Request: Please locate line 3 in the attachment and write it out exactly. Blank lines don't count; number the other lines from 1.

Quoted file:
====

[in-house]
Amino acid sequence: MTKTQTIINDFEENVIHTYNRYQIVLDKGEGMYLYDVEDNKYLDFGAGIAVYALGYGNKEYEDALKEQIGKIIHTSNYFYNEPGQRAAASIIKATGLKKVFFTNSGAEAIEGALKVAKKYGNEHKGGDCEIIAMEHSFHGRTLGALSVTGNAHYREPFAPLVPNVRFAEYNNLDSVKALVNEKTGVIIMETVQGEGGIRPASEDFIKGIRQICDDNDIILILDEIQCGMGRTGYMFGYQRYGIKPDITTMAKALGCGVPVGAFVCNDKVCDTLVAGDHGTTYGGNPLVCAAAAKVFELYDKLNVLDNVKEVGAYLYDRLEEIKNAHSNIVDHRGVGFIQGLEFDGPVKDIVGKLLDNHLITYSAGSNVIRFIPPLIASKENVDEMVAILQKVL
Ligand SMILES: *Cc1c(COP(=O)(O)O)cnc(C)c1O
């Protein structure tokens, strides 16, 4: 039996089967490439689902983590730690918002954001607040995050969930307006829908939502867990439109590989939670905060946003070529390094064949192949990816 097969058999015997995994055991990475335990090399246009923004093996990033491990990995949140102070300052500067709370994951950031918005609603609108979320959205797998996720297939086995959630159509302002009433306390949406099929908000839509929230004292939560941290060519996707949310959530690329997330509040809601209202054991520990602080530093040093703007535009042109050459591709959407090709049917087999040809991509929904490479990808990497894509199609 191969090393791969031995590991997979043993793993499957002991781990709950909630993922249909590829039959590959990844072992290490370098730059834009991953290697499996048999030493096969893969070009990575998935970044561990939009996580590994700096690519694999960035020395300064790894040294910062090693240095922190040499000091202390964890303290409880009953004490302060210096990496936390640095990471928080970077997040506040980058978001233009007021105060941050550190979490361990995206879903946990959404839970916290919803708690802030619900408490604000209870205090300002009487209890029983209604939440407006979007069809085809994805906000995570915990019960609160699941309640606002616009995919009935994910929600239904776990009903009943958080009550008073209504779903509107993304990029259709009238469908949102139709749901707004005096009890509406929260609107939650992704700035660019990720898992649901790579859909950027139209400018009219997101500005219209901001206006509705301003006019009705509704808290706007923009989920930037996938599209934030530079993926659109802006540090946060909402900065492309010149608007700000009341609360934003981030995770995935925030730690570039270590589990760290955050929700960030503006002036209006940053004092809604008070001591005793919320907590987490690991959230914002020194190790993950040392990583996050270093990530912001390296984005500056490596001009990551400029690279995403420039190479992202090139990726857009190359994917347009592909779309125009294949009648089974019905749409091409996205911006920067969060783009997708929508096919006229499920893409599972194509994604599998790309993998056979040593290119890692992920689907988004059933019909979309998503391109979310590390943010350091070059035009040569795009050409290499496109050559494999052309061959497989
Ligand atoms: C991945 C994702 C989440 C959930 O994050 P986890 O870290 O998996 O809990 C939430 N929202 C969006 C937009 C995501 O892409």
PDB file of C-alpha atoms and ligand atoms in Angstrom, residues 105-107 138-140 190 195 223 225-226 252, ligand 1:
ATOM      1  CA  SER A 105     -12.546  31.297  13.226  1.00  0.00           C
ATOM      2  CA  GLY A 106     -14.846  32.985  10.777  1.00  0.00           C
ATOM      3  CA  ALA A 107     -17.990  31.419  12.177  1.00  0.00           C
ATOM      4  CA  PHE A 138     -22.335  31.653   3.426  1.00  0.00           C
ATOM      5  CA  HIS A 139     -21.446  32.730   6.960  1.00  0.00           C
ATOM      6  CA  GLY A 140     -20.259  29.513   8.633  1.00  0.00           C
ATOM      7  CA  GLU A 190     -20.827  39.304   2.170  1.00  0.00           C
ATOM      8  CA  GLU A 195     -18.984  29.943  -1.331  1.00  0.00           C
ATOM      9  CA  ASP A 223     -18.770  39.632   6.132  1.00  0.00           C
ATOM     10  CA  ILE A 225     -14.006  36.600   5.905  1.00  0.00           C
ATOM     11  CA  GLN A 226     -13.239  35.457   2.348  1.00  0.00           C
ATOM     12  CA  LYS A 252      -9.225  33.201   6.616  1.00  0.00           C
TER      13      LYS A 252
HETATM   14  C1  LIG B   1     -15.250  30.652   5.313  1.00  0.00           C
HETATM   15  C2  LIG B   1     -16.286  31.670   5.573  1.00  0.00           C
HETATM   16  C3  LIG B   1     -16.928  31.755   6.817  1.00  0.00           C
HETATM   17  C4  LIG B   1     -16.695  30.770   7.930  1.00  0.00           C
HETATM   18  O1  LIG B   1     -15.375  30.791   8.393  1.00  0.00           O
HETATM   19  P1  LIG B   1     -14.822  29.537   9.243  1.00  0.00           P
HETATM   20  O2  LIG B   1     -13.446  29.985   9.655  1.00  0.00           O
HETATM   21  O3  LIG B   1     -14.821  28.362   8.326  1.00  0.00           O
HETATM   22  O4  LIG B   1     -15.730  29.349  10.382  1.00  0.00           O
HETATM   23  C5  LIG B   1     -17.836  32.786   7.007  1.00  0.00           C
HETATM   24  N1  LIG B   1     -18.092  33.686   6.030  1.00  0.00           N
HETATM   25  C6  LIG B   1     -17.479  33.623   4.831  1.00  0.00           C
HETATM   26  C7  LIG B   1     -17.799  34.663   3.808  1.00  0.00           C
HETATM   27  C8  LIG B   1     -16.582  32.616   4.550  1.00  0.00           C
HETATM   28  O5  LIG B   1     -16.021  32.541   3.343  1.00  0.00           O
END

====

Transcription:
Ligand SMILES: *Cc1c(COP(=O)(O)O)cnc(C)c1O